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Alfred Binet, French psychologist, versus Giulio Ferrerí, Italian oralist, 1910

By H Dominic W Stiles, on 24 February 2017

Giulio Ferreri (1860 or 1862-1942)* was an oralist teacher of the deaf who was Rector of the Royal National Institution, Milan, for many years.  He travelled fairly widely it seems, visiting America, where he studied the educational methods, writing a monograph in 1903 that was translated for the Volta Bureau in 1908 as The American Institutions for the Education of the Deaf.  According to the scribbled note in the front of that book, he met Selwyn Oxley on two occasions, in Milan in 1924**, and at the Teacher Conference in London in 1925.

Not long after the appearance of Ferreri’s American publication, the French psychologist Alfred Binet and his colleague Théodore Simon, who together created the first IQ test, wrote an article in l’Année psychologique reprinted and translated later in The American Annals of the Deaf, ‘An Investigation Concerning the Value of the Oral Method.’  They found that congenitally deaf people who were considered to be oral successes, were unable to communicate effectively orally:

when one is a bit of a psychologist, one feels curious to know how an art so delicate as that of speech can be taught to unfortunate beings who are totally deaf.  Is it possible that speech, with its delicate shades of intonation which we acquire through the ear, can be learned by individuals who have never heard?  Is it possible?  Perhaps it will be thought that no one has the right to declare anything impossible; but this is one of those things which require a very strong proof to be accepted. (p.35)
[…]
we refrain from concluding that the oral method is a total failure. We do not like such positive assertions; the truth has more delicate shades of distinction. If the oral method really presented no sort of advantage whatever, it would not have held its ground in our schools for thirty years. But we believe that its practical value has been overestimated. It seems to us to be a sort of pedagogy de luxe, which produces moral effects rather than useful and tangible results. It does not enable deaf-mutes to get situations; it does not permit them to enter into relations with strangers; it does not allow them even a consecutive conversation with their relatives; and deaf-mutes who have not learned to speak earn their living just as easily as those who have acquired this semblance of speech. That is the observation which we made again and again, and with a persistency which seemed to us very eloquent. (p.44)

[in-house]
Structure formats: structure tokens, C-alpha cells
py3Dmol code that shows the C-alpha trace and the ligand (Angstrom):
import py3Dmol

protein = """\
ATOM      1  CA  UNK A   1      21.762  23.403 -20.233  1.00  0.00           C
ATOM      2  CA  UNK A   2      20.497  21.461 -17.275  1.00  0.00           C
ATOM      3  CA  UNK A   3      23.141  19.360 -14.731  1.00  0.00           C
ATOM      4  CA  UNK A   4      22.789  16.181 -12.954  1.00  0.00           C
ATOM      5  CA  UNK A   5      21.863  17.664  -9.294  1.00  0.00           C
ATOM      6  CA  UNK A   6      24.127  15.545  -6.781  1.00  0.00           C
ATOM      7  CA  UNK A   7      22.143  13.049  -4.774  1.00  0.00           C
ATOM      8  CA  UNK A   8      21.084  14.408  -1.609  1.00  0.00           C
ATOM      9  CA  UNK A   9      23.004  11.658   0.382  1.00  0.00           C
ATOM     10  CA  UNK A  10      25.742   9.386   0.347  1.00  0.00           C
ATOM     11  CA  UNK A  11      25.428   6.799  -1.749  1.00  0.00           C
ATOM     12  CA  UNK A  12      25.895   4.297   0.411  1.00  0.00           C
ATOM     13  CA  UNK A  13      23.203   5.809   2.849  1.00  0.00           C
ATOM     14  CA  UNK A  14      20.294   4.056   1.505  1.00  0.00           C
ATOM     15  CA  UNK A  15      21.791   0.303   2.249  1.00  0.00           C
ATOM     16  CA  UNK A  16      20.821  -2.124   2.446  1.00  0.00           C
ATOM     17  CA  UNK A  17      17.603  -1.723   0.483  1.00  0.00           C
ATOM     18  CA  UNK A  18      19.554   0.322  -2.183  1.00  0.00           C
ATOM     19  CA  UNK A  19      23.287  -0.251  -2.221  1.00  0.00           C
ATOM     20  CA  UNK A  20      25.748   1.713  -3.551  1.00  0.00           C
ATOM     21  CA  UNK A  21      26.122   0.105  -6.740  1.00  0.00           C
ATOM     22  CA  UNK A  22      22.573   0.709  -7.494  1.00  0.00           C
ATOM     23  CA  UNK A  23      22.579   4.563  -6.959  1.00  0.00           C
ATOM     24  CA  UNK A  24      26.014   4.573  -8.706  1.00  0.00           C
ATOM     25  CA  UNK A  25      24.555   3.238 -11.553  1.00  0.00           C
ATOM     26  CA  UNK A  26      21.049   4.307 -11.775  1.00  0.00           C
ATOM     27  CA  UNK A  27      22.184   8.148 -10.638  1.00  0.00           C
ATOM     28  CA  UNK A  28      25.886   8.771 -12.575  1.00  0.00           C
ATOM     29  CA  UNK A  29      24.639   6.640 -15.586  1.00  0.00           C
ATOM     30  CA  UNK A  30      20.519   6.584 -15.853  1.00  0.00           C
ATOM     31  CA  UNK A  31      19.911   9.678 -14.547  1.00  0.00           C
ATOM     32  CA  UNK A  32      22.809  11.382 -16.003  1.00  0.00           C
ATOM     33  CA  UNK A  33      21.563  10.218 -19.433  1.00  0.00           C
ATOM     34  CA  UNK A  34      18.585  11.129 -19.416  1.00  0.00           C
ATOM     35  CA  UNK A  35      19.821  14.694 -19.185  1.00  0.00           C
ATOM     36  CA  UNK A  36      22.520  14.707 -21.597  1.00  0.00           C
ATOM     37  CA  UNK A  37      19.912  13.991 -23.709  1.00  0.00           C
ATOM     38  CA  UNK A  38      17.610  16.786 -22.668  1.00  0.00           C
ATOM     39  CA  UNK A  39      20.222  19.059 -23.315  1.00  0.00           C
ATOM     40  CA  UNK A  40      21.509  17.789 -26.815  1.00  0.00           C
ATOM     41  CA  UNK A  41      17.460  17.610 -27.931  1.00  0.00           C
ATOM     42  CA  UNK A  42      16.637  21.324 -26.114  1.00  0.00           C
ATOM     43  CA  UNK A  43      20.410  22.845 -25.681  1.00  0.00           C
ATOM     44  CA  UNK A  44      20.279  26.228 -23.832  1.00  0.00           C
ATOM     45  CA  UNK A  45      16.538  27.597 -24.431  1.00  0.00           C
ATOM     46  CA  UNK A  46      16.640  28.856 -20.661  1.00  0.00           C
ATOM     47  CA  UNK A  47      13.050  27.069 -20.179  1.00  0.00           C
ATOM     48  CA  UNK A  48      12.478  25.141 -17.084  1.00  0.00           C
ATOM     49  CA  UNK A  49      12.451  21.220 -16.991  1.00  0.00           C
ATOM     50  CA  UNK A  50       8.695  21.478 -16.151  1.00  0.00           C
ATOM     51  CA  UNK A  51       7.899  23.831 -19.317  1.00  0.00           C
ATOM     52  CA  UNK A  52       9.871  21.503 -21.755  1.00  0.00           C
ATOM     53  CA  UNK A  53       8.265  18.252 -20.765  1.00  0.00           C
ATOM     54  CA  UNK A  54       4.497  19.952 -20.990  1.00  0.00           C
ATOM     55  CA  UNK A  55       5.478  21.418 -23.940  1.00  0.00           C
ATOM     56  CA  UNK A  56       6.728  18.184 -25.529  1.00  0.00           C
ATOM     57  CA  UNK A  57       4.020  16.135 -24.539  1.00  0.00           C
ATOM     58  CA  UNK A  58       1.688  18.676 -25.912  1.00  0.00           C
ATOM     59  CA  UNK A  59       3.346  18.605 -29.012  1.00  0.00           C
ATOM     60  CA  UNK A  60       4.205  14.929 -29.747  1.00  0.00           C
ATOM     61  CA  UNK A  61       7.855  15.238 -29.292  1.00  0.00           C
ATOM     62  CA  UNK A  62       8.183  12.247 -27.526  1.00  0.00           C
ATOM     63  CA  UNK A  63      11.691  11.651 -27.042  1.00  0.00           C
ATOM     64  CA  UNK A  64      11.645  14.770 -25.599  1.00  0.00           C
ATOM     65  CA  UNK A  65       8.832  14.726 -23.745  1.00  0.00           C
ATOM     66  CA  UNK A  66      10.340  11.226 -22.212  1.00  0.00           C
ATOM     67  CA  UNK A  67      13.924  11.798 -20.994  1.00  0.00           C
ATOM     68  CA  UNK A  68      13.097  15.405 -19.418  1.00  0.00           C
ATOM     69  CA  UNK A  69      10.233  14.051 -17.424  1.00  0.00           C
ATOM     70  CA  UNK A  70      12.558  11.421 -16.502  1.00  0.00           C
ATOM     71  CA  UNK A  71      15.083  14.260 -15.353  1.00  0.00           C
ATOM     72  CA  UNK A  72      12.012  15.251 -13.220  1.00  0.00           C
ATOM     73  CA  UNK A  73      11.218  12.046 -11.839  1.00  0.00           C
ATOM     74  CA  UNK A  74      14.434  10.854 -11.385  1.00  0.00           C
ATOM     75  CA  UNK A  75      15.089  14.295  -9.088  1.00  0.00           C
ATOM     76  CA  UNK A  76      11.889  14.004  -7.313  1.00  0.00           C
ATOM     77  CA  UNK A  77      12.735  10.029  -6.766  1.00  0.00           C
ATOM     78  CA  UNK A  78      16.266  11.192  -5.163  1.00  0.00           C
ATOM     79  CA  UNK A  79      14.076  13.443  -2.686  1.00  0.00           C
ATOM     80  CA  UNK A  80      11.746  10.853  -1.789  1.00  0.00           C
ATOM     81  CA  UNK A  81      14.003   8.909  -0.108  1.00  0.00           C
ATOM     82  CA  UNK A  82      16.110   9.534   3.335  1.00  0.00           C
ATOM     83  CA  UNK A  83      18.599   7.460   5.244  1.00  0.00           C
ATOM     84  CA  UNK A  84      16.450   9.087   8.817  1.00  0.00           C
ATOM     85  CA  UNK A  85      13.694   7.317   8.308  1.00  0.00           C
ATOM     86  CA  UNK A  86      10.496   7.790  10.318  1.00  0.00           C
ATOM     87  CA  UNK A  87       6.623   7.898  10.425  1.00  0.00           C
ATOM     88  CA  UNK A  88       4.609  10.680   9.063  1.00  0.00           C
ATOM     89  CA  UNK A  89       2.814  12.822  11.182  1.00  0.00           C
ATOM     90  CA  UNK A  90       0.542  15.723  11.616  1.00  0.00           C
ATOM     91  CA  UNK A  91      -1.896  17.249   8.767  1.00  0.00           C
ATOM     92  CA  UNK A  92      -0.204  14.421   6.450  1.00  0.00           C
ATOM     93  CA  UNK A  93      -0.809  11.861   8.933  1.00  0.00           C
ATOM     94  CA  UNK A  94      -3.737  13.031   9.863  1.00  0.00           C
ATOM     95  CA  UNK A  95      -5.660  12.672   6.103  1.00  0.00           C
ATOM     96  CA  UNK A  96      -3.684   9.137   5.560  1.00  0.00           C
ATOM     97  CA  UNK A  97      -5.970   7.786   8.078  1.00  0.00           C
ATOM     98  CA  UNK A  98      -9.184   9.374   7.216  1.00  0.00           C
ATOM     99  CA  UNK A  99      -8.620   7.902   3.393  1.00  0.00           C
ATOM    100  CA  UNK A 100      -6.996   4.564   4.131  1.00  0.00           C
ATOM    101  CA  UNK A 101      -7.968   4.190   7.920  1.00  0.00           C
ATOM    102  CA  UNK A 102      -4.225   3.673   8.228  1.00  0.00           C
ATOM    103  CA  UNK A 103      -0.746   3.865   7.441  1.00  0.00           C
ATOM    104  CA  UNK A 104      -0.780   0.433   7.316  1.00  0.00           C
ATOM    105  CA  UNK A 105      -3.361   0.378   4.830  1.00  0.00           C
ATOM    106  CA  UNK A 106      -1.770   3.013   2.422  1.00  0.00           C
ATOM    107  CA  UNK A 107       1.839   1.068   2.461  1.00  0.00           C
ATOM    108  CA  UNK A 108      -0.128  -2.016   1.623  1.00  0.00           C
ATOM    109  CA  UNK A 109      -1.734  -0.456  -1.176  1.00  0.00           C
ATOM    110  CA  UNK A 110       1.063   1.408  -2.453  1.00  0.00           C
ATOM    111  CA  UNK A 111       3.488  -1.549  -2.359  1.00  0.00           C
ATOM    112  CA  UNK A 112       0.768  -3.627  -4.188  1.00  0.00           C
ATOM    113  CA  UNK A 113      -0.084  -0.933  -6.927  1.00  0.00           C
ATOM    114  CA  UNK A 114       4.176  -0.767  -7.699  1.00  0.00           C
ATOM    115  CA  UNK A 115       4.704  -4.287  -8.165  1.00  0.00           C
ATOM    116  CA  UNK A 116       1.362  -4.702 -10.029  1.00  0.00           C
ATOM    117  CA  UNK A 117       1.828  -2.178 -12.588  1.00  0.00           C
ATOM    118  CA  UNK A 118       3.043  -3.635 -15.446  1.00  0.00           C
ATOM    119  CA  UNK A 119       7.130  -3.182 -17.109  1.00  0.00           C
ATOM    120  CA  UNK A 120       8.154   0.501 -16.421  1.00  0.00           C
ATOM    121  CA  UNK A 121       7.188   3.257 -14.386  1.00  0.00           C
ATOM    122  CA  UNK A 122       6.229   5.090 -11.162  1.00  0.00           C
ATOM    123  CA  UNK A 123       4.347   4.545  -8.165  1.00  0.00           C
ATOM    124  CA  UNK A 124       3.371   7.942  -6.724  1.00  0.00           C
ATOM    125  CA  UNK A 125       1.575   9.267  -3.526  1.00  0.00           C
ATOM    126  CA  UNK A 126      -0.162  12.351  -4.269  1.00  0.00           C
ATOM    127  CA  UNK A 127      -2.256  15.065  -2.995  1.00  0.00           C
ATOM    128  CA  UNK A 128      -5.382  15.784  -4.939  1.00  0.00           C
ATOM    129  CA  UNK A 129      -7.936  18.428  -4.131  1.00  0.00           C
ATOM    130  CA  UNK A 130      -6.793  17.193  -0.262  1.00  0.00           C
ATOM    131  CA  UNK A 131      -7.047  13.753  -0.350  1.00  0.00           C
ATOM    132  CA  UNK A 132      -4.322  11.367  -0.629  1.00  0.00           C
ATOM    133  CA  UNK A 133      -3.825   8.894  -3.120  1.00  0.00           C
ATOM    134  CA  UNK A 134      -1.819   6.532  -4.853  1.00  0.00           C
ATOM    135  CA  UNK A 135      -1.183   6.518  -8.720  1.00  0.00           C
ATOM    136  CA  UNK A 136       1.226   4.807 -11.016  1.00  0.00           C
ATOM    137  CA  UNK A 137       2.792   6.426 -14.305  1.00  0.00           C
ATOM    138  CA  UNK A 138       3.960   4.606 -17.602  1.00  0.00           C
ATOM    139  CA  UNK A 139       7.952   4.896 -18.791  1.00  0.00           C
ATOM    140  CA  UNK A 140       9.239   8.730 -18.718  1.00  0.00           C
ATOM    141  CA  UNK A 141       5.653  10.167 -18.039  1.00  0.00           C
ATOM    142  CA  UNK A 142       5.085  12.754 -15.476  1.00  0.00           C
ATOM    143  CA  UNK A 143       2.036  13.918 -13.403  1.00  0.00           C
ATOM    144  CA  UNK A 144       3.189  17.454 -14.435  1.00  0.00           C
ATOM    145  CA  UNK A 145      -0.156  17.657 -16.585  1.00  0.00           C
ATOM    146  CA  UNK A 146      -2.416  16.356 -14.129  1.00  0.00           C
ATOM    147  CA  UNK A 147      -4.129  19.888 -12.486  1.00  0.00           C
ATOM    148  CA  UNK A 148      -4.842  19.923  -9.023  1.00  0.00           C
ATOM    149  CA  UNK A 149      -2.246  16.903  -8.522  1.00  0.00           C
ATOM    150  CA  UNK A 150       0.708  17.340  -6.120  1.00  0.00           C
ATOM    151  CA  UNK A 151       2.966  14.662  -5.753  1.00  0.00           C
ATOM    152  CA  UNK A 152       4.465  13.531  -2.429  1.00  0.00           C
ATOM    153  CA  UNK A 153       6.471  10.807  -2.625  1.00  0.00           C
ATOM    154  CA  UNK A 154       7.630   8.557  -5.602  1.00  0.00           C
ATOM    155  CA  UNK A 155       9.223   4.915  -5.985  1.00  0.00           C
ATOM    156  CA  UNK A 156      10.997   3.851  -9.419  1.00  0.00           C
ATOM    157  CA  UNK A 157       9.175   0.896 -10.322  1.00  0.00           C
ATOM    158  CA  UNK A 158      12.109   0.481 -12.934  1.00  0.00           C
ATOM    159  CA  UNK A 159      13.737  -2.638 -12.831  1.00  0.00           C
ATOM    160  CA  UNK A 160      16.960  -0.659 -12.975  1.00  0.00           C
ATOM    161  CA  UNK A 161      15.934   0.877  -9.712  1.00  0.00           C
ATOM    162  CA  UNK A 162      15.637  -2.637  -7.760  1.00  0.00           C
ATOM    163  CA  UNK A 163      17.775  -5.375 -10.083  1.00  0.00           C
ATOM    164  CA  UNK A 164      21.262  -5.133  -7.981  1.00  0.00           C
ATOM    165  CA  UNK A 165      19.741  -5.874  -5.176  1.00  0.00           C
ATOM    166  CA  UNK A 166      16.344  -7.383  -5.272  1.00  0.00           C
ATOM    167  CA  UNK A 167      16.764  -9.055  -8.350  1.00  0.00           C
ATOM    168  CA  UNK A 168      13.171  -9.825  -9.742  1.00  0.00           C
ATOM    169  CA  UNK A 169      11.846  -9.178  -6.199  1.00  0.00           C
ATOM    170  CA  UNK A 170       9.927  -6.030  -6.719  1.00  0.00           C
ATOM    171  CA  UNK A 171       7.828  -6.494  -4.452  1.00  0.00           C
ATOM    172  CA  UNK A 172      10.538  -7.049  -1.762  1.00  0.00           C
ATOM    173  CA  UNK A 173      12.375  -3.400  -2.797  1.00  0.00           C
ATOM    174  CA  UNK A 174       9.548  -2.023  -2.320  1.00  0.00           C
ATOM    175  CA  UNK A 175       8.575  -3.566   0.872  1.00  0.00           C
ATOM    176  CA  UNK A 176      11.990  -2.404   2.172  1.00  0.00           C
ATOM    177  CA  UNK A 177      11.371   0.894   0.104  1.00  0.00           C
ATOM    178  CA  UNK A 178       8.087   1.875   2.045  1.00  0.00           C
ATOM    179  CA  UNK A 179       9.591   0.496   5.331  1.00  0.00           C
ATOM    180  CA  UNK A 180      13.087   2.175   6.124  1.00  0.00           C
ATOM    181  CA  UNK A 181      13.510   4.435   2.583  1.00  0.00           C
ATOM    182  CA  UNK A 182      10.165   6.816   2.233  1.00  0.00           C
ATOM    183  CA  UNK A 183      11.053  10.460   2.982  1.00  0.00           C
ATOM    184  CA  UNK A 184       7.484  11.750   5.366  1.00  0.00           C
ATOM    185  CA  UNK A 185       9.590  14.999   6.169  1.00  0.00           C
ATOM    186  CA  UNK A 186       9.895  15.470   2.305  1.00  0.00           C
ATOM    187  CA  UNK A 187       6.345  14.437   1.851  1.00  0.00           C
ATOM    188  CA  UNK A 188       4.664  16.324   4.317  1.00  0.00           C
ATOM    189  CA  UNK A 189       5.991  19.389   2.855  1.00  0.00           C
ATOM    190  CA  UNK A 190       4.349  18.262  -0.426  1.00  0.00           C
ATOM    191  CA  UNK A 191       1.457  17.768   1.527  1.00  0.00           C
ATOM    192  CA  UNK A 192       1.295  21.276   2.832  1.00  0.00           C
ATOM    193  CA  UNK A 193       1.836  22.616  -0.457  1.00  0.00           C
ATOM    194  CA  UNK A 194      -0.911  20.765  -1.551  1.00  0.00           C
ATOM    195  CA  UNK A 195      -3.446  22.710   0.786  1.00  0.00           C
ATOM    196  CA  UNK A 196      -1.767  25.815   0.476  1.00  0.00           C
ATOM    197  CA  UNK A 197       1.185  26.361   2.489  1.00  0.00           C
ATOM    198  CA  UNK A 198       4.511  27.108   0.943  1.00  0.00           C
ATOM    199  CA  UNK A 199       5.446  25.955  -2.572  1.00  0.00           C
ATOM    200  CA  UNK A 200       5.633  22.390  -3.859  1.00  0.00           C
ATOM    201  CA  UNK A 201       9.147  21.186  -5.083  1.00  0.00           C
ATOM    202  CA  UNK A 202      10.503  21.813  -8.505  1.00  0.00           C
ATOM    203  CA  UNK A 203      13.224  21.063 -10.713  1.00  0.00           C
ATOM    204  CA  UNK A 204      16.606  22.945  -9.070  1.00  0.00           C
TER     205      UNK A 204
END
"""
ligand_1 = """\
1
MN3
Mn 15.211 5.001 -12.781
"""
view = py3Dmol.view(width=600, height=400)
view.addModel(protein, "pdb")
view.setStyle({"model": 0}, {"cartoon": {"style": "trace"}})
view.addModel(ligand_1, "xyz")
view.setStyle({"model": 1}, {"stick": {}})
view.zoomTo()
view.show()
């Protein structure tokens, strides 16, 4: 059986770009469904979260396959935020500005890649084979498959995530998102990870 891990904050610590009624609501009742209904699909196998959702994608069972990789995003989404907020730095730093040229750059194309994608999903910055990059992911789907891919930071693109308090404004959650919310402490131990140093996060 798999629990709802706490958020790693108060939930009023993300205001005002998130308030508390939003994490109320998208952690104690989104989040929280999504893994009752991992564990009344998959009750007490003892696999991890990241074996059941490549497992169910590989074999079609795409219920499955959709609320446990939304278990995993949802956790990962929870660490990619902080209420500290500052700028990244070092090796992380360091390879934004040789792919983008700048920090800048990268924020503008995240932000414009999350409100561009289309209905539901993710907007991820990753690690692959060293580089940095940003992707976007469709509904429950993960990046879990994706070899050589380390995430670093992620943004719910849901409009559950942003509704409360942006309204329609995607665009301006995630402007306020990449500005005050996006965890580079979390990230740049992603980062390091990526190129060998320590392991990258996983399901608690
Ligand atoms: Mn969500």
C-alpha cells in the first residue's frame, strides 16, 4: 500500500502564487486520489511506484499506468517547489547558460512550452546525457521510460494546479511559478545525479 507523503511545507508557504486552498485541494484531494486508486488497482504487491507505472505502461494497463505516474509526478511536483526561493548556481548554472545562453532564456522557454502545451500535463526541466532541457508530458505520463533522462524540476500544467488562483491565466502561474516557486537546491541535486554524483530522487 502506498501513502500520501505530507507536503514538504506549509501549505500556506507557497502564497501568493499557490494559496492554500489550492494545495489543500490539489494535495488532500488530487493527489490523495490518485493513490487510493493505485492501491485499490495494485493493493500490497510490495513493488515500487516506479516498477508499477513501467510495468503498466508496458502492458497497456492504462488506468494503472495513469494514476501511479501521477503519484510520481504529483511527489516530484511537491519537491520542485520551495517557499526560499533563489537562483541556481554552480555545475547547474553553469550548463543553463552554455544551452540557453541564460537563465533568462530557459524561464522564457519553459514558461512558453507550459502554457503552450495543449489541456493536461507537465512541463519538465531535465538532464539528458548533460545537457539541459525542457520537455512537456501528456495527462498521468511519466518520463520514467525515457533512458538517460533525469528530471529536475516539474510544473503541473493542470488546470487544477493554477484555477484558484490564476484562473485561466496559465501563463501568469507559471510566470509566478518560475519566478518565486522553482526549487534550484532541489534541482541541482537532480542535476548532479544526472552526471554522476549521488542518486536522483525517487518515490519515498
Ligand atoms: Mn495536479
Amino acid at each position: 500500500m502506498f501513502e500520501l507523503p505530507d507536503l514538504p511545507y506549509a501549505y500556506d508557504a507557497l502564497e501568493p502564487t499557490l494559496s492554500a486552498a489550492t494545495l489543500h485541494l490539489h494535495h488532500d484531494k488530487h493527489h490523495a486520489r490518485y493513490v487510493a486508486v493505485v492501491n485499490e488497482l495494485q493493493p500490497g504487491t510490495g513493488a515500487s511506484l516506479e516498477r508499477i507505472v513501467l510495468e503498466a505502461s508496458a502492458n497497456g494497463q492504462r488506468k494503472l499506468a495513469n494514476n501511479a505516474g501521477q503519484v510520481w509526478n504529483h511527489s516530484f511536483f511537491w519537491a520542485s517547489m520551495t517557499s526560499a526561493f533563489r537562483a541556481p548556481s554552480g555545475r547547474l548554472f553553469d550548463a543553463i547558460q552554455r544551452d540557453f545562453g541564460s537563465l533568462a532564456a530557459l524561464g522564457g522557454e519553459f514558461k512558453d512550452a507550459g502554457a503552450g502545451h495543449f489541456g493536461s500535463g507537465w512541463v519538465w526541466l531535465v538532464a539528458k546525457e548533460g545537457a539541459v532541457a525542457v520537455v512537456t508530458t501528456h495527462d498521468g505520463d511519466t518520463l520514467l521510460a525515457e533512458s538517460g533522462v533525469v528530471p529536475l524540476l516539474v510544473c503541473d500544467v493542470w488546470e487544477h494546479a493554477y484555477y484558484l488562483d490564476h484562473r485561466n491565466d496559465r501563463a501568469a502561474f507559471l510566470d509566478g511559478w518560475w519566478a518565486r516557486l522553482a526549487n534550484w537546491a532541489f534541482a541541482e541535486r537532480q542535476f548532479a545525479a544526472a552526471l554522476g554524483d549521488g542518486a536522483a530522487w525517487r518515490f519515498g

Ferreri was not impressed, responding with what Moores (1997) points out as a very personal attack:

Alfred Binet and his fellow helper, Dr. Simon, have made an investigation as to the value of the oral method, and have published a report of it in their well-known review, l’Année psychologique.  In the minds of the authors the results of their investigations must have appeared very important, but to educators of the deaf, as well as to every conscientious scientist, it is a very poor affair.  But in that case, it may be asked, is it worthwhile to take this study into serious consideration?  It is; because one must apply to the crime of Alfred Binet and Co. the theory of Licurgus, who taught that one should judge a misdeed not in itself but in its consequences. And. in view of the wide circulation and the merits of l’Année psychologique, the mistakes made by the Paris psychologists in judging of the oral method may be disastrous in their consequences upon the opinions of learned men. (p.46)